This EP from They Came From The Stars I Saw Them, is their first release on Um Records. It's brimming with a strong desire for originality.
‘The Lovesick Snowman’ opens with sleigh bells, a woodblock and a sinister musicbox. It is a wonderful opening to a track which essentially tantalises the listener, via an emotional rollercoaster, in and out of a happy, sixties, tenor-sax led jive. But the musicbox continues throughout, bringing a threatening overtone to the track. Halfway through the track female voices are heard reciting a German nursery rhyme (imagine the mice from Bagpuss cleaning in German), a tale which mirrors the use of the combination of major and minor keys. The story recounts a snowman who falls in love, whose heart starts beating and melts from his own warmth. The track eventually fades to a distorted mix of percussion, guitar and the sound of dripping water.
The second track ‘Starburst’ again has the elements of a dirge/prog-rock – a repeated male vocal line "good to see you, it’s good to see you" and a repetitive guitar using two notes as a base for the instruments. It’s an upbeat track with a pleasant integration of instruments and distortions and essentially quite easy listening.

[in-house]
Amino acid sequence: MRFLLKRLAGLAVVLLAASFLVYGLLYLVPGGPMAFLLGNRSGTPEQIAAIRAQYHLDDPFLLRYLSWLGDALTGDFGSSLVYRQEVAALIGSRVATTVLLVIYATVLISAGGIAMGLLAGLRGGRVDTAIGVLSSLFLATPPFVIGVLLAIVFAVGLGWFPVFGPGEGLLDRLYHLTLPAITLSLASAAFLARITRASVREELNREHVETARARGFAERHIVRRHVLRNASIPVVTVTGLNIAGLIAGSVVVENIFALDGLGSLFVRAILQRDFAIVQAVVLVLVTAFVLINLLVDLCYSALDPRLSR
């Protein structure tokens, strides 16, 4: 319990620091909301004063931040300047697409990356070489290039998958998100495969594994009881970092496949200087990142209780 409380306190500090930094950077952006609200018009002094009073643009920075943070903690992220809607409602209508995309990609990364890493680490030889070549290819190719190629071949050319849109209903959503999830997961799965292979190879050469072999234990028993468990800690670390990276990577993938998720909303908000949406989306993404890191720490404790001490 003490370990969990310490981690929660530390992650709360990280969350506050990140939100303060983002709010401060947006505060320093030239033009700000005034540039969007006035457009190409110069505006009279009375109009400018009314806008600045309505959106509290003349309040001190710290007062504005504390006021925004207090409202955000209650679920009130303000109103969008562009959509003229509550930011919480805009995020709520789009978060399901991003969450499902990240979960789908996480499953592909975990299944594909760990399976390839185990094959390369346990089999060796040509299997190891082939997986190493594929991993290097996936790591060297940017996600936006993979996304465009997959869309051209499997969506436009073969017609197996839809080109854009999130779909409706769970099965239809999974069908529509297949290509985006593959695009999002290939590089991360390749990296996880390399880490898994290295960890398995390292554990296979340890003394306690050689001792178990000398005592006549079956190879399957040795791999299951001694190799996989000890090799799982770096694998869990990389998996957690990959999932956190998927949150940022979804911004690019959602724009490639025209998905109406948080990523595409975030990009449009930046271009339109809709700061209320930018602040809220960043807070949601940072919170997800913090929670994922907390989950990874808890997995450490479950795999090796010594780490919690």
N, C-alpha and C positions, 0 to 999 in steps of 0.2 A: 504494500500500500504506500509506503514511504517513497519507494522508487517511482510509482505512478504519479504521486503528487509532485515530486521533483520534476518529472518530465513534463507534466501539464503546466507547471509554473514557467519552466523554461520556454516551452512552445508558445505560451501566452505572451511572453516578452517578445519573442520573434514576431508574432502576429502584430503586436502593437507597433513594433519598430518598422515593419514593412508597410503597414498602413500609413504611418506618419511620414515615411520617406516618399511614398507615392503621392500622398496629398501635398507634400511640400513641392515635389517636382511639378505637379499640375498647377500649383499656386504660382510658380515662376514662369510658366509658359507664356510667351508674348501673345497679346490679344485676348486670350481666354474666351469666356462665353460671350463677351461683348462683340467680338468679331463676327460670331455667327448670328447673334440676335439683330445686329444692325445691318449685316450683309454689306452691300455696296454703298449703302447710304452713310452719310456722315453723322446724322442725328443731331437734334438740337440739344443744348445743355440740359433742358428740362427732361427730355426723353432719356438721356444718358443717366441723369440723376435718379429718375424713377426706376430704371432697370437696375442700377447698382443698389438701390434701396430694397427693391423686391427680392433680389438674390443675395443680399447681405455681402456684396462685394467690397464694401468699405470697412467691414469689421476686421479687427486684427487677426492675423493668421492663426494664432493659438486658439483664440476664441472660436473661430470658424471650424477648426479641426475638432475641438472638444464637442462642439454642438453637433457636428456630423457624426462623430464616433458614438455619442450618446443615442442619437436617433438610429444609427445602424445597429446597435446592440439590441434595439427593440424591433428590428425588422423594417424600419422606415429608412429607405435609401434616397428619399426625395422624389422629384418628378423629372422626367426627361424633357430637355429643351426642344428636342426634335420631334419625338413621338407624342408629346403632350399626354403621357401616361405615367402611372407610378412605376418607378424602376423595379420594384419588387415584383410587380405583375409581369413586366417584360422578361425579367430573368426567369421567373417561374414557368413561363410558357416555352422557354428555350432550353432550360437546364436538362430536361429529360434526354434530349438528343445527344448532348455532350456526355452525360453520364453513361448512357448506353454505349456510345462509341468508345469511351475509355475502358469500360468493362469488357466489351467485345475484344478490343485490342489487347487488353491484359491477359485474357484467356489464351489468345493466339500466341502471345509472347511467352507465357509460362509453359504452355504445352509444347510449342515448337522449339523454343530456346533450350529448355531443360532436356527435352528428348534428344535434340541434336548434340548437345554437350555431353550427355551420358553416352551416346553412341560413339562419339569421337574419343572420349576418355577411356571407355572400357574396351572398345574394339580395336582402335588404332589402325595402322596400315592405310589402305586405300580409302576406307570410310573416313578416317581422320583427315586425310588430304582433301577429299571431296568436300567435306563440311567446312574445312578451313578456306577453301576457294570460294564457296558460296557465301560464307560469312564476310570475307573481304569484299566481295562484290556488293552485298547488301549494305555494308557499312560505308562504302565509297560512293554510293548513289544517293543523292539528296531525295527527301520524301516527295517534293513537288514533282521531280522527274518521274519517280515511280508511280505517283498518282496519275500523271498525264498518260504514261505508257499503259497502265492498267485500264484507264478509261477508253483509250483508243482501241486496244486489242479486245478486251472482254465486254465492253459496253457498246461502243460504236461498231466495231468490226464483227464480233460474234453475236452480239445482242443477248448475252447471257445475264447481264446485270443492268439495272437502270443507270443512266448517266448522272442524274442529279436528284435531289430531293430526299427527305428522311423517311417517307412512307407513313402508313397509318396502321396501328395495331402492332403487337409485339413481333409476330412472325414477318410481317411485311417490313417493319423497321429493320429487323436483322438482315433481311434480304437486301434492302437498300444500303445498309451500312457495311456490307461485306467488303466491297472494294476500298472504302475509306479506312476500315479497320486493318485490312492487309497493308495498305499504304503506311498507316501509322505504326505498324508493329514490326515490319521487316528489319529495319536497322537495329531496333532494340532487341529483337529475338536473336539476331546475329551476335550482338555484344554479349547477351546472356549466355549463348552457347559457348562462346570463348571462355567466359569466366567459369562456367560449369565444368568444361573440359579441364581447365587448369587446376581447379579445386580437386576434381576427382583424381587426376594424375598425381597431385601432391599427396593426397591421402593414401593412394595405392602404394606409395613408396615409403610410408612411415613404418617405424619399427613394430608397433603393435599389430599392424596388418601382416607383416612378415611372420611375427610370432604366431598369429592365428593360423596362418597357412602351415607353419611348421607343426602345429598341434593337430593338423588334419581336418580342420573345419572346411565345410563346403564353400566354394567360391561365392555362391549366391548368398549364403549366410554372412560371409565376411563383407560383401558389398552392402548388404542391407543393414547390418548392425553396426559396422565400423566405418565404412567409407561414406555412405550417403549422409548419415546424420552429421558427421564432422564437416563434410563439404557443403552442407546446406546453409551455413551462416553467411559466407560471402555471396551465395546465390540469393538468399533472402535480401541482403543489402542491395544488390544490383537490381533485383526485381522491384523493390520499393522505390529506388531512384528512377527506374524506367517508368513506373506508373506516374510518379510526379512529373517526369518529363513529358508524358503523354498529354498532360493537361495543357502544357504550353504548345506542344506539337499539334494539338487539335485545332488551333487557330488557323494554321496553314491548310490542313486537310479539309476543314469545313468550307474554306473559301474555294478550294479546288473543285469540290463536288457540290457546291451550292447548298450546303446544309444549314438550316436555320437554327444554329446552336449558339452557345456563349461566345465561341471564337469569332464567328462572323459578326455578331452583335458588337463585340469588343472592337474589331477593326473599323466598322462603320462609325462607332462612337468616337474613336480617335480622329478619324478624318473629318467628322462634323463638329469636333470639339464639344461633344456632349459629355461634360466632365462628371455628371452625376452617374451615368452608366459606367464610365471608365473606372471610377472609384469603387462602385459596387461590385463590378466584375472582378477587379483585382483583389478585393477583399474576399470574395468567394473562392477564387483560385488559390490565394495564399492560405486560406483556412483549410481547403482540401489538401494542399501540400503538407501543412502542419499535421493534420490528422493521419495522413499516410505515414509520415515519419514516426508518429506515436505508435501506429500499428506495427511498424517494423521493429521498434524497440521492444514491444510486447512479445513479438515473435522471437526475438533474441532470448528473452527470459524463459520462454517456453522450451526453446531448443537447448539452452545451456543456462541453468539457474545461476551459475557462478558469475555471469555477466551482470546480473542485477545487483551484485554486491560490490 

The final track on the E.P. ‘Snow In Africa/Smiling Lantern’ has a sincerely evocative opening. A broken violin using tremolo, with the effect of an electronic whirr of air delicately building around the violin. It fades out to a melodic and calming synth, tenor sax and vocals. The use of rhythmically/offbeat broken drums, all following the melody in dirge-like fashion again. Something along the lines of a banjo is brought in which lulls the listener into a sense of security. This happiness promptly ends when the use of the off-key instruments, along with the crashing cymbals start to create a western take on Chinese theatre. The track then explores a furore of electronics and instruments, a world away from the previous bars’ almost country music ease. It is an exceedingly lengthy track/journey of approximately seventeen minutes. A violin sliding, a build of tremor cymbals and the almighty crash of the drums, followed by a cacophony of instruments including sustained synth and sax competing over an off-key melody. It then fades out as it faded in with violin tremolo and the electronic wind. It is a dynamic contrast of alluring fluidity followed by a direct challenge to the ear.
Our generation needs these windows through which to display the places electronics and imagination can take us next. Bands like ‘They Came From The Stars, I Saw Them’ have such a rare emotion, led by curiosity, rather than the familiar ease into which our generation is all too easily letting itself slip. This music should not be picked to pieces, it should be heard as a progression in the greater scheme of things.
Provactive, intelligent, skilled, daring and very intriguing!
8Sophie Hilton's Score